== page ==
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  • Writer's pictureRandy McGravey

5 Years in the Music Licensing Business: Sharing My Experience

Updated: Mar 3, 2023

I've now been writing production music for 5 years, and I'd like to share some of my experiences, successes and struggles. It has been a slow climb and the business has changed drastically over the last few years. Luckily my 5th year was my best yet and I expect that to only increase!


Early Years 2018 - 2019


I spent my first 2 years mostly working with non-exclusive and Royalty Free sites. I don't consider this wasted time, because I was able to play around with different styles and see what I was good at. I also drastically improved my mixing and mastering skills and composition quality. Had I started out working with exclusive libraries I probably wouldn't have been accepted to many based on my track quality. I was also less willing to give up my rights on an exclusive basis.


In 2018 I think I sold 2 tracks on Pond5 and that was it. In 2019 I started selling quite a bit more on various non-exclusive sites. Unfortunately several of my top earning NE libraries at that time went out of business, or transitioned to a subscription model. My top earner that year was the now-extinct Getty Images Music aka Pump Audio.


In 2019 I also struck gold with a non-exclusive track that happened to land on a UK commercial. This is definitely NOT the norm, but was very encouraging for me. I started getting decent PRO royalties every quarter from late 2019 until early 2021 for this commercial.


In 2018 I would say I composed about 50 tracks. In 2019 I think I composed more like 100 tracks.


Mid Years 2020 - 2021


Starting late 2019/early 2020 I realized that the Royalty Free and Non-exclusive library scene was going downhill. Most libraries were participating in the "race to the bottom" with their subscription pricing, and lots of composers were pricing their tracks for literal pennies! I made the decision to start working with exclusive libraries.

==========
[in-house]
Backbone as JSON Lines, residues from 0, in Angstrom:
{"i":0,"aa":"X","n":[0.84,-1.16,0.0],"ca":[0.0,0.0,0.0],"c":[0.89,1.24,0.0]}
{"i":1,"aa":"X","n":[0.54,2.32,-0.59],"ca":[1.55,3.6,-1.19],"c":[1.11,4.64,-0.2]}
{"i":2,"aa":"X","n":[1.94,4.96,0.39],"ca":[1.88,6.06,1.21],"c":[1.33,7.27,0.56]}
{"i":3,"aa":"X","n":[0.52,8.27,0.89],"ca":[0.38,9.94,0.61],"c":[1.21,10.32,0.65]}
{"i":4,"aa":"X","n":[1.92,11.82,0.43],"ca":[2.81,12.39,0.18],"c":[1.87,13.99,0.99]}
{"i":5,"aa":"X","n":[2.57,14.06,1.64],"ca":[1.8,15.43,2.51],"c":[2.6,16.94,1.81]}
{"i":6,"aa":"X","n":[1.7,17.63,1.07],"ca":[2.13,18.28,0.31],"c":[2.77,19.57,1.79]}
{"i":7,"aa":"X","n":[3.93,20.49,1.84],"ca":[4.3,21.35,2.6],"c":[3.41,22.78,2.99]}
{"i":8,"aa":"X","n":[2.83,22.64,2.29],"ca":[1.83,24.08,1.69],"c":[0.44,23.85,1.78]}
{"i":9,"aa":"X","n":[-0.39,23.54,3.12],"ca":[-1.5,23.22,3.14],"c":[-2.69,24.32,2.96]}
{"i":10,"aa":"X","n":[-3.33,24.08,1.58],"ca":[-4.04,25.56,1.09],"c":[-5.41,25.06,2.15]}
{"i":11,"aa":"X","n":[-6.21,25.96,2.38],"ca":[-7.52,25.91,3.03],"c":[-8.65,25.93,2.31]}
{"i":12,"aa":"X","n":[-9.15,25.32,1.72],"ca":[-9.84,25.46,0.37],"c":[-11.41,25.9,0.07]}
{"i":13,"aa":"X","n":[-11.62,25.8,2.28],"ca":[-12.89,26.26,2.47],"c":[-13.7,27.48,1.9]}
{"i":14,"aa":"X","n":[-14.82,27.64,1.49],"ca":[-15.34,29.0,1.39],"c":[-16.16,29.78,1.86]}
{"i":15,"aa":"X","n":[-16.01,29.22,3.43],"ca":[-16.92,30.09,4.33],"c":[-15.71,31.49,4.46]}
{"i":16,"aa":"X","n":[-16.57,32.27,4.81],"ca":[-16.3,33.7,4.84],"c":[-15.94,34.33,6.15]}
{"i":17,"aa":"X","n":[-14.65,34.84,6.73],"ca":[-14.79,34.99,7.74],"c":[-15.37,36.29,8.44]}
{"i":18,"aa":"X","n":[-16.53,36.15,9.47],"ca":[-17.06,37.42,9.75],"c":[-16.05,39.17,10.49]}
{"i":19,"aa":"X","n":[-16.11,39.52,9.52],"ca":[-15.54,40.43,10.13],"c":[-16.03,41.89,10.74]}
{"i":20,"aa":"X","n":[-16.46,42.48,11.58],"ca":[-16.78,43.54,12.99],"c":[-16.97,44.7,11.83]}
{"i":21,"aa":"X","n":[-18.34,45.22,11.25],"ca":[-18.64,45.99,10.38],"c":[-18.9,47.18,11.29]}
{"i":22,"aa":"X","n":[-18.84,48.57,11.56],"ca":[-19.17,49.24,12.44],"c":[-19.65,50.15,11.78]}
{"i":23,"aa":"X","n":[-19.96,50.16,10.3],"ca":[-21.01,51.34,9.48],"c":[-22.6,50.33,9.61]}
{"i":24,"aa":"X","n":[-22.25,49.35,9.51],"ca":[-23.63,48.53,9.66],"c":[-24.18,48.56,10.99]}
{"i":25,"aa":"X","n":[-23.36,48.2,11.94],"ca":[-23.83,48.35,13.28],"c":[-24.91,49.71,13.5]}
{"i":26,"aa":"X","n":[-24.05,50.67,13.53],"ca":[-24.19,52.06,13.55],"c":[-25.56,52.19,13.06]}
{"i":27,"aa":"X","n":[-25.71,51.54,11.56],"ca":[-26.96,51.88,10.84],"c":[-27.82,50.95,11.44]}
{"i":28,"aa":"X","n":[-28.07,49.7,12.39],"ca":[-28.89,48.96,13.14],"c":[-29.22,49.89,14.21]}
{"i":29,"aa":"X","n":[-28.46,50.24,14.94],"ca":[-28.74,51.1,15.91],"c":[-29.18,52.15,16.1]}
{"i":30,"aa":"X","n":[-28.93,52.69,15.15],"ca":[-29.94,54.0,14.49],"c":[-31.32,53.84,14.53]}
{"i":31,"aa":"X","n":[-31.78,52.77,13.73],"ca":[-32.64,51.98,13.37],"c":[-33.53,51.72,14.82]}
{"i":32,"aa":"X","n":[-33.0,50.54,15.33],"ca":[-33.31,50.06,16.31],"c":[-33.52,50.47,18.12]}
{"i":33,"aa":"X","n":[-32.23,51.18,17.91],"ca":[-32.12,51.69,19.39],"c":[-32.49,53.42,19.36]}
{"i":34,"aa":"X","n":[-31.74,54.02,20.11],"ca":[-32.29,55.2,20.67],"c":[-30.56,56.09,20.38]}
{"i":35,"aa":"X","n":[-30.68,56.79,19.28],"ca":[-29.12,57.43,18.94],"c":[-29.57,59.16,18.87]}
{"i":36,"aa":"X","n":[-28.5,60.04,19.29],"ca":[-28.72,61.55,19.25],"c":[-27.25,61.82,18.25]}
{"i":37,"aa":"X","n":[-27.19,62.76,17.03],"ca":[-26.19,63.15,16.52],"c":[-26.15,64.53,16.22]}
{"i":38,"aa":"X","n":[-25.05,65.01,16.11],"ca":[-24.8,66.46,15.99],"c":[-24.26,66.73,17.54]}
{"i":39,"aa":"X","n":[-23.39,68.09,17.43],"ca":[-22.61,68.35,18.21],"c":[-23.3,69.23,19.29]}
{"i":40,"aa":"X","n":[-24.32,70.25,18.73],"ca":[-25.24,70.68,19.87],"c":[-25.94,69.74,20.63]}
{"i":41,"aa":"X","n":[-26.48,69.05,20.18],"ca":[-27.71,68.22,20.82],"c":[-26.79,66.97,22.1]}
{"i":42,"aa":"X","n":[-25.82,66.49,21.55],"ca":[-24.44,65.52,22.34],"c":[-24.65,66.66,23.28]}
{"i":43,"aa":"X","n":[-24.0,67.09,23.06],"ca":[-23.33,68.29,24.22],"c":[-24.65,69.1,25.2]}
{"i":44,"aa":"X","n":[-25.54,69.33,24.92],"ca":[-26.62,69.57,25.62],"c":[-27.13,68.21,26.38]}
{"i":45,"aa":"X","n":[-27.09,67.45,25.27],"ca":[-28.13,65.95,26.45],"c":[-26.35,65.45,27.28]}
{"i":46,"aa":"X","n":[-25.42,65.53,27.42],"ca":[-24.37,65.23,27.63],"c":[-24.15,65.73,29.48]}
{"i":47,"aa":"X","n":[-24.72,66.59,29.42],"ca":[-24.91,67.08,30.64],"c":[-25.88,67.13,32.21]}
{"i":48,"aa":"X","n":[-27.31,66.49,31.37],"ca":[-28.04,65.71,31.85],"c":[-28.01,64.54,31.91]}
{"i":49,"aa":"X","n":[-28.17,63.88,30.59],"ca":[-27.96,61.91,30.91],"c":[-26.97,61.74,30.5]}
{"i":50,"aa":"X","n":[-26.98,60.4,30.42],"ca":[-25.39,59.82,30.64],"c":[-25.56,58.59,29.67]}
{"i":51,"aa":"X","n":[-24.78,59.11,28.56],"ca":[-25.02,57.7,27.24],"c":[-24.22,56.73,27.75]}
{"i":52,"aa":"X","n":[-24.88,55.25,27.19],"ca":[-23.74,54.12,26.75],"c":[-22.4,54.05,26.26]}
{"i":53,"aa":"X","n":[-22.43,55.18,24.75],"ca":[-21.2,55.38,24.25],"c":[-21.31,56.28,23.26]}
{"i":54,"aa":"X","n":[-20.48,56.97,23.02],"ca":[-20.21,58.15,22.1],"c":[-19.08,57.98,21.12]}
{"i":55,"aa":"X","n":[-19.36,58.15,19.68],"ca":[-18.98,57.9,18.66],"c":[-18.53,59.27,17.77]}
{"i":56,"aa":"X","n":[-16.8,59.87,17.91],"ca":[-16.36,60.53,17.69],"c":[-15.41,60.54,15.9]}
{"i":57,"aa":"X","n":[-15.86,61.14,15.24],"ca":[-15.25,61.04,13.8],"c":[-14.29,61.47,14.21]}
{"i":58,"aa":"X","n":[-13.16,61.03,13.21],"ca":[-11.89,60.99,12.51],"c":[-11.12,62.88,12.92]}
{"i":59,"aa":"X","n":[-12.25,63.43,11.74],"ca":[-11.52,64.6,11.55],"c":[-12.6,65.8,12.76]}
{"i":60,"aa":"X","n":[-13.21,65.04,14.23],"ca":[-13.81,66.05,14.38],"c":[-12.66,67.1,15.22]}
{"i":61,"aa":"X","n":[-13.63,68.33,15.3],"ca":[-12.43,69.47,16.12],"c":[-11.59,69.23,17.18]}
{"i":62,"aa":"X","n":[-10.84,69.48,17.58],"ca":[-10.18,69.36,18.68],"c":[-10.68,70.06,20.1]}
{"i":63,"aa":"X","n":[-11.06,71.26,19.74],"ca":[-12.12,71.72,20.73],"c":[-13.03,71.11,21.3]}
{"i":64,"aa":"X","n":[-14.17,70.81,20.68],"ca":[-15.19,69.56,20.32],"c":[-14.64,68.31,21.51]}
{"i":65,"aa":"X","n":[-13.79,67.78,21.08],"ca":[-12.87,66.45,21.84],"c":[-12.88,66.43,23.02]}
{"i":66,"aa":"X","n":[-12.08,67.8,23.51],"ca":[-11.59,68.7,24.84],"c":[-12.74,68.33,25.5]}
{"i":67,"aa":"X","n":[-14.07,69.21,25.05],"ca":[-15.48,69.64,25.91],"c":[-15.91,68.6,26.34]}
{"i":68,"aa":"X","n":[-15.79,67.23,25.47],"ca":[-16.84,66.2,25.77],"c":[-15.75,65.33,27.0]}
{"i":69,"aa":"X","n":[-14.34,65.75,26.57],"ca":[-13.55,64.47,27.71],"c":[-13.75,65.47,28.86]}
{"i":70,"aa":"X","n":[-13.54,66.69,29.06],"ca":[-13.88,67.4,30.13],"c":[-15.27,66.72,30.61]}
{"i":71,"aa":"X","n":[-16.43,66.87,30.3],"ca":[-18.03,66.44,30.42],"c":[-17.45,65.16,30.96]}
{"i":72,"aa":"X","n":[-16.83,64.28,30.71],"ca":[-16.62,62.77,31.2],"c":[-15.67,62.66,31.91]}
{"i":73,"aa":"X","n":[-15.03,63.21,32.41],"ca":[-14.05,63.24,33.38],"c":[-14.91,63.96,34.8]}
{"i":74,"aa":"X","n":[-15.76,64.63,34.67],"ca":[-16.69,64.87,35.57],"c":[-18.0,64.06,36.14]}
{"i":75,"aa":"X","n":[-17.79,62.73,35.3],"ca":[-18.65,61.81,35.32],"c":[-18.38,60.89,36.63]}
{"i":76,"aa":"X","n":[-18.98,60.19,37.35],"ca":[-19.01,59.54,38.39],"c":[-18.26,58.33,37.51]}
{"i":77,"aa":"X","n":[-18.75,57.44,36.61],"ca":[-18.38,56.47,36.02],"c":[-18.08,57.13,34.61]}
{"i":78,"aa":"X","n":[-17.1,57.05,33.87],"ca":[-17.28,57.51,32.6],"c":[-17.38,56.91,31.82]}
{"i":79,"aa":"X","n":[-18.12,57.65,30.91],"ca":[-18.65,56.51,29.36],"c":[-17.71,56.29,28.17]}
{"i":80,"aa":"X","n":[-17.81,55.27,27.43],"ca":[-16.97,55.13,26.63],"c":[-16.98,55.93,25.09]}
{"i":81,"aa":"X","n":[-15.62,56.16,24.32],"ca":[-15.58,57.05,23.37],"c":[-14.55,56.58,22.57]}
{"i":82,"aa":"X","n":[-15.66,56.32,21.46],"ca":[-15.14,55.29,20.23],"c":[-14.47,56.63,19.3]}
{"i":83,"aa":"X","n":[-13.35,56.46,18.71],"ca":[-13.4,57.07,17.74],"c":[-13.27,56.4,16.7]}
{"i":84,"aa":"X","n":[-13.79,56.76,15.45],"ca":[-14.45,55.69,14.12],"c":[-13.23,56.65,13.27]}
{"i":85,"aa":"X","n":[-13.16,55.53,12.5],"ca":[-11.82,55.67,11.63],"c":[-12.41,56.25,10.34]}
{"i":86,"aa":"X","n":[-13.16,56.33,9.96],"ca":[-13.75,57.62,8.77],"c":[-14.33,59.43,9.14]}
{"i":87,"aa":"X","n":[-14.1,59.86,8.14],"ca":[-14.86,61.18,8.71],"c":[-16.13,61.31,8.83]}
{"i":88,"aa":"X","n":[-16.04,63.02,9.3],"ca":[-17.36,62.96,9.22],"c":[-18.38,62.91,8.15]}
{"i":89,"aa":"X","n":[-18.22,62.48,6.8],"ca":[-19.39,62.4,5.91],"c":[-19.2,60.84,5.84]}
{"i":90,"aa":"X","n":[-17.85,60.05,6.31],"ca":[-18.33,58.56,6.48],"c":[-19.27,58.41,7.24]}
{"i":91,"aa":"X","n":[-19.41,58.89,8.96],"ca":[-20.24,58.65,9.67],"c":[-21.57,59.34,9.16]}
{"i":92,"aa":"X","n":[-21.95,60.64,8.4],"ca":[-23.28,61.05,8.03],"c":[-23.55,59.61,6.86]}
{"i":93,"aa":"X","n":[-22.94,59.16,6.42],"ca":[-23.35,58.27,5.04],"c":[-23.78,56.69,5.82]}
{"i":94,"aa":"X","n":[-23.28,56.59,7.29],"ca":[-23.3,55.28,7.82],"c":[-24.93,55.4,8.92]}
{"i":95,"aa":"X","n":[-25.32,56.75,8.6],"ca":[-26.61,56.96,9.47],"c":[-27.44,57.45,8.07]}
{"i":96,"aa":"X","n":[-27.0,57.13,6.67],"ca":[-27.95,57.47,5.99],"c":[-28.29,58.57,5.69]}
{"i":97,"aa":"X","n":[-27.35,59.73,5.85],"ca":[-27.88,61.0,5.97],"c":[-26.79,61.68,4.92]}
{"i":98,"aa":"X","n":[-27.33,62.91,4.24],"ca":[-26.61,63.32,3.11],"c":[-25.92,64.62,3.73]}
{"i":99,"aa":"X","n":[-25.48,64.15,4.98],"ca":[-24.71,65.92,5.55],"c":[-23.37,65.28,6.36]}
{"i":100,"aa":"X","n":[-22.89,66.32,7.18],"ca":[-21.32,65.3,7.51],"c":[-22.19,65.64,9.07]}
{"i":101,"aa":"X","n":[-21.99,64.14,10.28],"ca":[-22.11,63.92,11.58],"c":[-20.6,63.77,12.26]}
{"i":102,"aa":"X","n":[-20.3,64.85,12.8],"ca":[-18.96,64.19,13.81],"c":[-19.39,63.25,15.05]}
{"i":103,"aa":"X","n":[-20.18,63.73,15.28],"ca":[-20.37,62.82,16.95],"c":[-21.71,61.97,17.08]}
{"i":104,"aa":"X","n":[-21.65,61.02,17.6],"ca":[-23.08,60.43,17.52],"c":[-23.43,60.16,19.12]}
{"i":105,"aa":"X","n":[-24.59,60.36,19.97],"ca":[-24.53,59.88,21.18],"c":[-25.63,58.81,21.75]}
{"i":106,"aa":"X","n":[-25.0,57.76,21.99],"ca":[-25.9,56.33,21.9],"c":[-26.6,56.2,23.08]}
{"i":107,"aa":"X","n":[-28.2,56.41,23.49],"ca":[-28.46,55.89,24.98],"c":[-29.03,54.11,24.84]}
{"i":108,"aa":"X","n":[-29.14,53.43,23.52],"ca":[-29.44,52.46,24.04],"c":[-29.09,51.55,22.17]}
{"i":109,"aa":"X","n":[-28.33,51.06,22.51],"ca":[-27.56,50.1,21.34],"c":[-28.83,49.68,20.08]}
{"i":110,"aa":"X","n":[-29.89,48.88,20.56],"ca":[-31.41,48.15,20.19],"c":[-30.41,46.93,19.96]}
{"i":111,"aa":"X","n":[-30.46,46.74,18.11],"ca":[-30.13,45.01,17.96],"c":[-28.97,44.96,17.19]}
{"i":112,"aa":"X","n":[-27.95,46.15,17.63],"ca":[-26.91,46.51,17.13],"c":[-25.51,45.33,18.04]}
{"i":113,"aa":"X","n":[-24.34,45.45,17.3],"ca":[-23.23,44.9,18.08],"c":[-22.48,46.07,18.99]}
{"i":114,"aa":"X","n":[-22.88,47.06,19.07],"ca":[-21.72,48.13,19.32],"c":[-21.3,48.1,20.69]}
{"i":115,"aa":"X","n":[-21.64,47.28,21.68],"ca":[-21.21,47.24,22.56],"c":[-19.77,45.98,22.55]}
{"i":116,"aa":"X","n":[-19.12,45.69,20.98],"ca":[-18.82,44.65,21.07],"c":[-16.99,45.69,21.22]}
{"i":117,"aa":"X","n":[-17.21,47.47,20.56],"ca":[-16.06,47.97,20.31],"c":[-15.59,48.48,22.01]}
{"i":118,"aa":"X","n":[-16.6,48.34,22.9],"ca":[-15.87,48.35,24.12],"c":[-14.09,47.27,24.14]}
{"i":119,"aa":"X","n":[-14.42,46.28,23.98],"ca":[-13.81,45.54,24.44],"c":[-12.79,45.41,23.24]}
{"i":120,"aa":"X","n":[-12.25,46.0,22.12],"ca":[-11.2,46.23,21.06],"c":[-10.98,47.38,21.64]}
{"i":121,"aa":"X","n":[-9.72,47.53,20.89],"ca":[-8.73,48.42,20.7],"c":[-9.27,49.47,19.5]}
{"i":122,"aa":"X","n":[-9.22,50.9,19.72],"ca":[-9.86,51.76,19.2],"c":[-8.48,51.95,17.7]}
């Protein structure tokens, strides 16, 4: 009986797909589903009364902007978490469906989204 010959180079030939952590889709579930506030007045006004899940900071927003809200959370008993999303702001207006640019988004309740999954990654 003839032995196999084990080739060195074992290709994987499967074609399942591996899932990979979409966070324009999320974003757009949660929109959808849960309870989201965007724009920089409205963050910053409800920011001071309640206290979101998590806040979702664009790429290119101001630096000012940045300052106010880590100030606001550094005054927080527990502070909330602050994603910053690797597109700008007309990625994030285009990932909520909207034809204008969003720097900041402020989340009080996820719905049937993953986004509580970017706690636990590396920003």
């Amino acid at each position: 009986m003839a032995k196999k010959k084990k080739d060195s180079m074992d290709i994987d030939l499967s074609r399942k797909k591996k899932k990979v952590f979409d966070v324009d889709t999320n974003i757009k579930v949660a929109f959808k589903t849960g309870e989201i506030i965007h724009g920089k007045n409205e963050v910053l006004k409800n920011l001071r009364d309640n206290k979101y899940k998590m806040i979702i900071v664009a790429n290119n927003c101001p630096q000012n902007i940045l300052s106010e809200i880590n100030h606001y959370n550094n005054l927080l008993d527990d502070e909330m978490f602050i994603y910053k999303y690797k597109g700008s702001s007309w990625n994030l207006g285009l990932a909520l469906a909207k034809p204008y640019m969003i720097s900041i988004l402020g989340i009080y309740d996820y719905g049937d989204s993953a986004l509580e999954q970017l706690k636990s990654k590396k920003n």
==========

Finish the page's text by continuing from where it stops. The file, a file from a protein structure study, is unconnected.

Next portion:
When working with exclusive libraries, lots of them wanted full albums of one particular style. I started creating these albums (1-2 per month) and sending them around. Some of them also sent out regular briefs, so I wrote custom music for those opportunities. The exclusive libraries are where I started to see TV placements via Tunesat and my PRO statements. It does take some time to receive royalties from TV placements, so I was patient.


Once the TV placements became semi-regular, I decided to work with exclusive libraries for almost all of my stuff. Occasionally I still do non-exclusive tracks if there are briefs, or if I have a track laying around for long enough I'll just dump it into some NE sites.


During these years, and even now, I write about 150-175 tracks per year.


2022 - Now


Now it feels like I am in the Sophomore/Junior Year of my career in a way. My PRO statements are consistent and slowly/moderately increasing. I have a lot of tracks out there and I am able to gauge how well each library does with my music. With this information I can curb my efforts towards working with the good libraries, and avoiding the lesser ones.


I realize now how lucky the early commercial placement was with a non-exclusive track (especially considering that I received the writer AND publisher shares). Now it is a numbers game, and more placements equals more money. I continue to write for exclusive libraries, which has become my preference.


For those of you who are "afraid" to sign exclusive deals, check out the information below.


TV Placements Per Year


Year 1: 0

Year 2: 1-2

Year 3: 25-35

Year 4: 100+

Year 5: 250+


Earnings Per Year


Best: 2022 (PRO royalties and library sync fees were the best. Previous year's placements started paying well. RF sales still exist, but aren't as frequent.)

2nd Best: 2020 (PRO royalties were a lot due to 1 commercial. RF sites were still good.)

3rd Best: 2019 (Commercial hit the ground running, non-exclusive libraries for me were in their hey-day.)

4th Best: 2021 (Transition from RF sites to exclusive libraries had a lag due to the royalties being largely from PROs. RF sales became lower and less frequent. This was still a good year though, especially for international PRO royalties.)

Worst: 2018 (Obvious reasons, I had 2 RF sales.)


On paper, it looks like there was a slump for 2021, but I consider it a more transitional period. Luckily I anticipated the decline of RF sites and started working with (exclusive) TV libraries. Most RF sites pay monthly, but for exclusive libraries the royalties take longer to come in. These are the reasons for the slump (even so, it was only a few hundred dollars behind the next best year).


I should mention, probably 98% of my tracks are instrumental. I am noticing more of a surge in vocal tracks lately though, and will curb my efforts towards that market. The vast majority of my music is recorded with real instruments (I play guitar, ukulele, banjo, bass, etc.). I recommend playing to your strengths, regardless of what style you play.


In this business you need to be:

  • Patient

  • Competitive

  • Talented

  • Creative

  • Able/willing to mix and master your own music

  • Able to put out lots of music every year

  • Willing to sign exclusive deals (my opinion)

  • Able to change and adapt to the industry


If you aren't this kind of person, this business is definitely not for you. There is nothing wrong with doing it as a hobby, but to earn a living takes a long time and a lot of effort. Best of luck to everyone out there. Let's make 2023 the best year yet!

 

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